Facebook charms China’s head internet regulator

Inside Facebook's journey from web based to native mobile app developmentDespite being blocked in China since 2009, Facebook Inc. recently welcomed Lu Wei, the minister of China’s Cyberspace Administration, to its Menlo Park campus in California.

A Chinese government-run newspaper released an article showing that Lu toured several American tech industry leaders, including Facebook, Amazon and Apple.

The pictures included in the article show Lu laughing during his tour with Facebook CEO Mark Zuckerberg, who had surprised a Chinese university in October by conducting a Q&A session entirely in Mandarin. Zuckerberg had explained that he had been learning Mandarin since 2010 to better communicate with his Chinese-American wife’s family.

Lu was surprised to find a copy of Chinese President Xi Jinping’s book, The Governance of China, which Zuckerberg said he had also bought for a colleague to help them “understand Chinese socialism.”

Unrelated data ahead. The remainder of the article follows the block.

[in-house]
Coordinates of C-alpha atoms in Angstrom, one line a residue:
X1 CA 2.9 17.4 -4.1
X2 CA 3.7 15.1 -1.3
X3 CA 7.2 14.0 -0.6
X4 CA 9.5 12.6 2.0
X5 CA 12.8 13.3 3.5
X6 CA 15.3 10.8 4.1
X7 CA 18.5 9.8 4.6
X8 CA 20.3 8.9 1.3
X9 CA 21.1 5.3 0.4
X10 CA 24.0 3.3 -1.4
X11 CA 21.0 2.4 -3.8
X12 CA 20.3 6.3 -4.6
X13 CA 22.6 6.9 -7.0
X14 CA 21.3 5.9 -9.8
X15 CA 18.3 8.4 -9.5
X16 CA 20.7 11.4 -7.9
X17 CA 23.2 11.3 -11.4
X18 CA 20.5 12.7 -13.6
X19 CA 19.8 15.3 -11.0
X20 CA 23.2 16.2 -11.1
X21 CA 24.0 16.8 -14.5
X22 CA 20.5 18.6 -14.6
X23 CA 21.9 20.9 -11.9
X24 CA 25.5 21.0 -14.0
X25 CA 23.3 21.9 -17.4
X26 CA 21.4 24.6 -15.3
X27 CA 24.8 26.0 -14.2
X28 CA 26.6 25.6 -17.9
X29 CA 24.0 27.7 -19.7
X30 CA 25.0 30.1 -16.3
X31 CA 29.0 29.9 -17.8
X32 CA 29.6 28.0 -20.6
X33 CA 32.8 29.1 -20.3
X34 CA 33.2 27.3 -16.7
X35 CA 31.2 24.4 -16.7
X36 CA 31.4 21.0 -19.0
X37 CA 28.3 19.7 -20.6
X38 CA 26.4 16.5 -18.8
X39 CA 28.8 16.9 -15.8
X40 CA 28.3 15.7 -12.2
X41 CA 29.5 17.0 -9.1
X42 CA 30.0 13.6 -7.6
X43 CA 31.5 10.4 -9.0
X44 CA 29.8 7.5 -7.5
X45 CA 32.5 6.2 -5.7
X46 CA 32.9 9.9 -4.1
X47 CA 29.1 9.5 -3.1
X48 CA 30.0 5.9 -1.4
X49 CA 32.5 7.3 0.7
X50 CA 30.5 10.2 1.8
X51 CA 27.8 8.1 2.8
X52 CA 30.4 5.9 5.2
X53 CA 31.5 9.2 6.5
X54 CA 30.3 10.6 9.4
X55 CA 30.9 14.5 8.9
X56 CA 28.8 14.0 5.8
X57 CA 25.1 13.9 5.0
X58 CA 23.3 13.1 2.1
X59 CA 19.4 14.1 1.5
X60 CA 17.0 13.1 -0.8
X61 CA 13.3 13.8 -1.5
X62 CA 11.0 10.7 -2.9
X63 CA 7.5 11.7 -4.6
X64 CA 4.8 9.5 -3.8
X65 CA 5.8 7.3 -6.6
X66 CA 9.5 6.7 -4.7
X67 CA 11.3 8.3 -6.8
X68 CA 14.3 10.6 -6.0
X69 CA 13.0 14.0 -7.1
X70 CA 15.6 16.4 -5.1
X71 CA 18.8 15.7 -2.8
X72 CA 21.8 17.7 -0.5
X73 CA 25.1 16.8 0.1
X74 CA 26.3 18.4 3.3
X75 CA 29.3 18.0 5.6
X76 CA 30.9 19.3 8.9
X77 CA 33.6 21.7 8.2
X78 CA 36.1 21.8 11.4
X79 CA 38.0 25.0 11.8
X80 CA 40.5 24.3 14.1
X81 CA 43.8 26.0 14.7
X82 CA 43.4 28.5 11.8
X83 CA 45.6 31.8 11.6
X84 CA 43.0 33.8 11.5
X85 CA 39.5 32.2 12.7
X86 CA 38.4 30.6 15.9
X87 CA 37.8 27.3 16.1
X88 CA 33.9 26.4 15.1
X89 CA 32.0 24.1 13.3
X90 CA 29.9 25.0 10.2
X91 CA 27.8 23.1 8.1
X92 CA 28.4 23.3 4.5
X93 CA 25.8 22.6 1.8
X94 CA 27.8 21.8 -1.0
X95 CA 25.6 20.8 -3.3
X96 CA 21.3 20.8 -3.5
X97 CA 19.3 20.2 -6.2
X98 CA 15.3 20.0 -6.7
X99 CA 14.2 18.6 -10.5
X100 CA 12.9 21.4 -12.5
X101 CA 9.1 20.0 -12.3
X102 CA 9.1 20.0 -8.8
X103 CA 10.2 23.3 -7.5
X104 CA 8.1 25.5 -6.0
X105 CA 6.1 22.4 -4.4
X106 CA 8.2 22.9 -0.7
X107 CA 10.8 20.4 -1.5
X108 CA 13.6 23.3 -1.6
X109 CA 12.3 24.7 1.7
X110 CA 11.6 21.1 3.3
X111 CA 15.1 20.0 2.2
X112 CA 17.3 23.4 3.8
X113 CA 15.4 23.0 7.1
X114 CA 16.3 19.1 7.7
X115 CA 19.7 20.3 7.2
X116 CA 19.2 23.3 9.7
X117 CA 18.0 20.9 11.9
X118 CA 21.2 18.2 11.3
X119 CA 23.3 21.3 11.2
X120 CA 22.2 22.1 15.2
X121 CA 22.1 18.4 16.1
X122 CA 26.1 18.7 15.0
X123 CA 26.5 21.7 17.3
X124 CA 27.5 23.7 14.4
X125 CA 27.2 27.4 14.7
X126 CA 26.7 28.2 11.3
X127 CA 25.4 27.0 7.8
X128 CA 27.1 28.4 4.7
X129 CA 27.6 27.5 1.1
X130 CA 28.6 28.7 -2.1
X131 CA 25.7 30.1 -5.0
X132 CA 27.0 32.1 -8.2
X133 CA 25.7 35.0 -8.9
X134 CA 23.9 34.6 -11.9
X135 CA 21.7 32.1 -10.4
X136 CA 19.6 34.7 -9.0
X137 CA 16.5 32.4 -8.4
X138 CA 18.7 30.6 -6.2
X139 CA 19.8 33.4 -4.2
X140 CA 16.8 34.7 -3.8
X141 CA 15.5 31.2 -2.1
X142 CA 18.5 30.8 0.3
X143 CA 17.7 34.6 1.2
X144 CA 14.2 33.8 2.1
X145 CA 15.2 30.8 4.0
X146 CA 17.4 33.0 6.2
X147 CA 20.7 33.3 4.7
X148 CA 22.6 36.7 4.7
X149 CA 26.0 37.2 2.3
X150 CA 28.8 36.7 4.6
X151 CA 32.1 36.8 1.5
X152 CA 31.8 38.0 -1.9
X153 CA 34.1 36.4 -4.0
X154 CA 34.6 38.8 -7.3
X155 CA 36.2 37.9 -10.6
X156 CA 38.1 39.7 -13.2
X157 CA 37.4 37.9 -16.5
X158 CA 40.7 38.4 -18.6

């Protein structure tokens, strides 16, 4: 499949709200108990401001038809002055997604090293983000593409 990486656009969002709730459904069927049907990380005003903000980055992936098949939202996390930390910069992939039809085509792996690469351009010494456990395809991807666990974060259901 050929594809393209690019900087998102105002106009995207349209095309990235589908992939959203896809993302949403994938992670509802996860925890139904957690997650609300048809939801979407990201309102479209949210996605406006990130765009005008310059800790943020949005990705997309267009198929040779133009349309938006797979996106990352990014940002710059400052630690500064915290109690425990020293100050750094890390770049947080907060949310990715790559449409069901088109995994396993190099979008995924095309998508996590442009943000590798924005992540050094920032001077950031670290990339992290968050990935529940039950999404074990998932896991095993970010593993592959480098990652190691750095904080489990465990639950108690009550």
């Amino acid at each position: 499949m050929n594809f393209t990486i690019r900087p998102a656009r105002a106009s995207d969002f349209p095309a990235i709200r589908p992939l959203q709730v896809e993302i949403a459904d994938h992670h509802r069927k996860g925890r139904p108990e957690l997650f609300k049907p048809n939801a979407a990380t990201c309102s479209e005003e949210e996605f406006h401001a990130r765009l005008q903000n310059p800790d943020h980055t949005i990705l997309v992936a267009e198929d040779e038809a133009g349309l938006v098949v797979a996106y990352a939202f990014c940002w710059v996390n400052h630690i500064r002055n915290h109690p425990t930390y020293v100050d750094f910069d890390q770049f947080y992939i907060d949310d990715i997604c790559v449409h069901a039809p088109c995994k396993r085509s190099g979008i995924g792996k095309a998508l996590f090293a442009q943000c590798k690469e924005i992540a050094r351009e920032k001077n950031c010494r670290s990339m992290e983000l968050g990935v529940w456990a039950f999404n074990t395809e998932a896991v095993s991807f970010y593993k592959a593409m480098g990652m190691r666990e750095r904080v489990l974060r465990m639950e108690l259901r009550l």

Banned in China


The friendly visit contradicts China’s normally cold attitude toward external social media sites, especially Facebook.

China banned Facebook from the country in 2009 following anti-government riots, which used the site to spread political commentary critical of the Chinese government. The block has been lifted in a few very small areas, such as a business community in Shanghai, but the social network is still largely inaccessible in China.

Lu, a former propaganda chief in Beijing, supports China’s stance on censorship as an important part of protecting China’s citizens.

“China has always been very hospitable, but we can choose who enters our house,” Lu said. “We could not allow any companies to enter China and make money while hurting the country. […] I didn’t say Facebook could not enter China, but nor did I say that it could.”

China is well known for its strict internet censorship policies, colloquially referred to as “The Great Firewall of China.” Other American web services like Twitter are also blocked within the country.

The primary social media site used in China is Sina Weibo, a self-censoring microblog service that acts like a hybrid between Facebook and Twitter.

Many American companies, including Facebook, recognize the huge potential of the largely untapped Chinese market, which currently numbers at roughly 1.3 billion people, but the social and economic policies of the country make it difficult for foreign companies to gain access.